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Sherlock Holmes and the Servants of Hell by…

Sherlock Holmes and the Servants of Hell

by Paul Kane

Other authors: Barbie Wilde (Introduction)

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Sherlock Holmes and the Servants of Hell is a mashup of the Sherlock Holmes canon and Clive Barker’s Hellraiser. I am a fan of Sherlock Holmes, and while I am familiar with the Hellraiser series, mainly through its cinematic incarnation, I haven’t, as yet, read any of Clive Barker’s work, so I unfortunately can only review the book from the view point of being a Sherlock Holmes fan. Starting the book I didn't quite know what to expect and was anticipating the usual mashup of two unrelated franchises, which when done well is a joy to read but when done poorly is an abomination. After just finishing reading this novel, I was pleasantly surprised to find it was the former.

Paul Kane has masterfully merged the two literary works, keeping the spirit of the original Holmes stories intact. All of the things that make a great Sherlock Holmes story are here. Holmes’ methods of deduction, Watson’s concern for his friend and assisting him in his investigation, to referencing of some of the past cases the two have worked on together in the past. The use of Watson to describe the events in the book allows the author to describe the creatures, environments and psychological trauma experienced by Holmes and Watson, and never becomes flat or boring. All aspects of this book came across as well researched.

The narrative flows well through the book and I found myself wanting to find out what happened next and racing through the pages. This book is a must read for fans of either series. ( )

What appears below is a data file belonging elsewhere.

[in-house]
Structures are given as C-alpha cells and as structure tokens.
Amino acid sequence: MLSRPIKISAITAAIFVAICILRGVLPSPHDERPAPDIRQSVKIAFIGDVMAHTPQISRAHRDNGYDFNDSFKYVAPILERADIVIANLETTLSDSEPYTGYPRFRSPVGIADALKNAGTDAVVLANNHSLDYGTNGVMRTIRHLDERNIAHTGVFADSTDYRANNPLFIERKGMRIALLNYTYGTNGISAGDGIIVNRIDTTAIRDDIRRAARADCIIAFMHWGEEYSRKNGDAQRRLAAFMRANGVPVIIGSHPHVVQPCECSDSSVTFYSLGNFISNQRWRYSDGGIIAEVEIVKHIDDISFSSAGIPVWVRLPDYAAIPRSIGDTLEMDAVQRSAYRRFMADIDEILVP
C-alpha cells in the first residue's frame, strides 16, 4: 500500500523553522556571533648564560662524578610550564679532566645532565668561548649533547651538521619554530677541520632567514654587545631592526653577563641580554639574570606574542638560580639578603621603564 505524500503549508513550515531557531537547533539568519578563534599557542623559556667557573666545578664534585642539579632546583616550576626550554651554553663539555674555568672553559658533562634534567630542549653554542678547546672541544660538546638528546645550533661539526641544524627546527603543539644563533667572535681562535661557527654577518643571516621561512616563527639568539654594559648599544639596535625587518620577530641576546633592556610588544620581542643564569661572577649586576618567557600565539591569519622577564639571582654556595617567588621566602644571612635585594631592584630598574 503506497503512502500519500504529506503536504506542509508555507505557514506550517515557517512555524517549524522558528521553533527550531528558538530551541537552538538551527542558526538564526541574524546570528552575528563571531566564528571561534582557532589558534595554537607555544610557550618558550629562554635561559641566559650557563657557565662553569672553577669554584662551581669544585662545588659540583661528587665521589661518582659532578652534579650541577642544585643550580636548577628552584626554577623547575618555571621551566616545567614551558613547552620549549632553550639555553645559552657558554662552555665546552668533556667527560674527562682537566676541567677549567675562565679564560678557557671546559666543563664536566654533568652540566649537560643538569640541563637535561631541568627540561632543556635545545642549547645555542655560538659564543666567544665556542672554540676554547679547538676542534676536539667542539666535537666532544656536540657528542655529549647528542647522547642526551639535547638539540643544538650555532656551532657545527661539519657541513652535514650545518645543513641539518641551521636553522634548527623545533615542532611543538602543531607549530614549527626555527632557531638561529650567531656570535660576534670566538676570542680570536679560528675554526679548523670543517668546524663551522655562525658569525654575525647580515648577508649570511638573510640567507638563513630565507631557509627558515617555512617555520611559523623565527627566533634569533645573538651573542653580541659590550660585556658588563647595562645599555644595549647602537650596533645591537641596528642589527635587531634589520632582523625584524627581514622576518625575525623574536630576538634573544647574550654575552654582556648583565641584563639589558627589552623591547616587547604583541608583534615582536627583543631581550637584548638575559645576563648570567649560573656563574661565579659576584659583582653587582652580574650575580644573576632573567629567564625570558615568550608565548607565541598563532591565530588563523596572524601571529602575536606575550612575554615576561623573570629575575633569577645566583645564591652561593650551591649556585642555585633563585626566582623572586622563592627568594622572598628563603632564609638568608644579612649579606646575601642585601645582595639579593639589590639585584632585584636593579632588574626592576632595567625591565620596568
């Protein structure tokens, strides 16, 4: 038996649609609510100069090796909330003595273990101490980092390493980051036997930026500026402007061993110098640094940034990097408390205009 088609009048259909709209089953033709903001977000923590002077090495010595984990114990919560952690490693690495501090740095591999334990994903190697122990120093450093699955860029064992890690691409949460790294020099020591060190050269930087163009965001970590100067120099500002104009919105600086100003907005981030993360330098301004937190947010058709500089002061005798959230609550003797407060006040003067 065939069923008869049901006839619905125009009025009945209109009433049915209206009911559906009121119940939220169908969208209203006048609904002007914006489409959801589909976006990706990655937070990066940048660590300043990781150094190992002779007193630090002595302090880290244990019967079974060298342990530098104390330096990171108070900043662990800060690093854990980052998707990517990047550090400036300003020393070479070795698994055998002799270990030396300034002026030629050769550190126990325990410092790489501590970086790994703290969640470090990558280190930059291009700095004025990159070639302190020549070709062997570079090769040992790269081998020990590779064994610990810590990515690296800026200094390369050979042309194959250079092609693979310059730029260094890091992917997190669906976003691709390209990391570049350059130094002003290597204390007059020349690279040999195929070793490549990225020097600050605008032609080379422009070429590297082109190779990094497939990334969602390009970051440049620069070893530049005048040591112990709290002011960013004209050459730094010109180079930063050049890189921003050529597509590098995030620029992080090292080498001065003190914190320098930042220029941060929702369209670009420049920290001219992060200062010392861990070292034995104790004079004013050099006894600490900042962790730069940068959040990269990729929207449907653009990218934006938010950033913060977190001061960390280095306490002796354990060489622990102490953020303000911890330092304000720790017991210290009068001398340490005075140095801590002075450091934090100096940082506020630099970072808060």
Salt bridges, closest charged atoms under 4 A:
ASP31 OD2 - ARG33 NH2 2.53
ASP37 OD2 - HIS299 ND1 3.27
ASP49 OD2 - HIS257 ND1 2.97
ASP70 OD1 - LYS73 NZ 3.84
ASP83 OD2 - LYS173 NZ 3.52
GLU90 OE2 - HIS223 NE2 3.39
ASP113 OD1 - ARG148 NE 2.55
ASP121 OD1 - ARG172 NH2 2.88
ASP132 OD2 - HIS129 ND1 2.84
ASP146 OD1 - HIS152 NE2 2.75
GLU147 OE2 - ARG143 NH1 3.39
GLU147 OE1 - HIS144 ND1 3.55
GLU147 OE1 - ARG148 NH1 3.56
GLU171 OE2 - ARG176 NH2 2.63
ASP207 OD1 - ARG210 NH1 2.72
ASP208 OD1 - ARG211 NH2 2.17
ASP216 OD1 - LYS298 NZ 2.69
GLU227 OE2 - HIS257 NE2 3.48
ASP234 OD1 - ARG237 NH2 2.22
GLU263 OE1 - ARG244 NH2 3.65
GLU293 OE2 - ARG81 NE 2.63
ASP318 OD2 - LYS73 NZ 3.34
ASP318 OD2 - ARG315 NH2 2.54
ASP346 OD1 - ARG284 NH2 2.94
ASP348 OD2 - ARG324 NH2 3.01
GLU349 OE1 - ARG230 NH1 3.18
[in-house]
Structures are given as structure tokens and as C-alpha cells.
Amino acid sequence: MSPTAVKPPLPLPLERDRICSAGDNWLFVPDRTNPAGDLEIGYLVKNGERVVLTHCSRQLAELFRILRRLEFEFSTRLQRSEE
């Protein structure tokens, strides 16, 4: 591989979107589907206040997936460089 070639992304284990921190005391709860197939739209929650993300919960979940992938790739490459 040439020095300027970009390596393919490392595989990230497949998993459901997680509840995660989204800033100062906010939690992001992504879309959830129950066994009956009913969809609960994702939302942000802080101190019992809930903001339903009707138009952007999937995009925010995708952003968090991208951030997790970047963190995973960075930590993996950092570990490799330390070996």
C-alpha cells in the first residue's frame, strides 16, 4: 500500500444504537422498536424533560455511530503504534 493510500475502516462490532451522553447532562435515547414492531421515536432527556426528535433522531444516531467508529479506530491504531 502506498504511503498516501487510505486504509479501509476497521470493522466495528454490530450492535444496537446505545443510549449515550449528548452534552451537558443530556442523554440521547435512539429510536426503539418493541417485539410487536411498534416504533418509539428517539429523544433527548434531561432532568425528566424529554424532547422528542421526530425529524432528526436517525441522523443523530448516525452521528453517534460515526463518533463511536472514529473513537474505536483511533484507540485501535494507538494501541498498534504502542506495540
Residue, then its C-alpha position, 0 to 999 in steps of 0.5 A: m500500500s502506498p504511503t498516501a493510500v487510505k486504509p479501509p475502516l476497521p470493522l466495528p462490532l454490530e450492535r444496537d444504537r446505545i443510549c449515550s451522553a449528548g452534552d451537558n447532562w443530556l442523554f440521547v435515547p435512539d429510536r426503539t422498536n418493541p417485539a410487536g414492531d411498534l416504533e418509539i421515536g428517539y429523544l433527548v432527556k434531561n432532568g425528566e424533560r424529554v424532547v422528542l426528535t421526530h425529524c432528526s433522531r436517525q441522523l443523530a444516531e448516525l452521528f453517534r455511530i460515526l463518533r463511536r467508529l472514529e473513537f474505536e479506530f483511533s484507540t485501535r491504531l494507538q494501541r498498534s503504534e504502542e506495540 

1 vote Arkrayder | Aug 13, 2016 |
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Author nameRoleType of authorWork?Status
Kane, PaulAuthorprimary authorall editionsconfirmed
Wilde, BarbieIntroductionsecondary authorall editionsconfirmed
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Sherlock Holmes faces his greatest challenge yet when he meets the Cenobites, the infamous servants of hell. Late 1895, and Sherlock Holmes and his faithful companion Dr John Watson are called upon to investigate a missing persons case. On the face of it, this seems like a mystery that Holmes might relish - as the person in question vanished from a locked room - and something to occupy him other than testing the limits of his mind and body. But this is just the start of an investigation that will draw the pair into contact with a shadowy organisation talked about in whispers and known only as 'The Order of the Gash'. As more and more people go missing in a similar fashion, the clues point to a sinister asylum in France and to the underworld of London. However, it is an altogether different underworld that Holmes will soon discover - as he finds himself face to face not only with those followers who do the Order's bidding on Earth, but those who serve it in Hell: the Cenobites...… (more)

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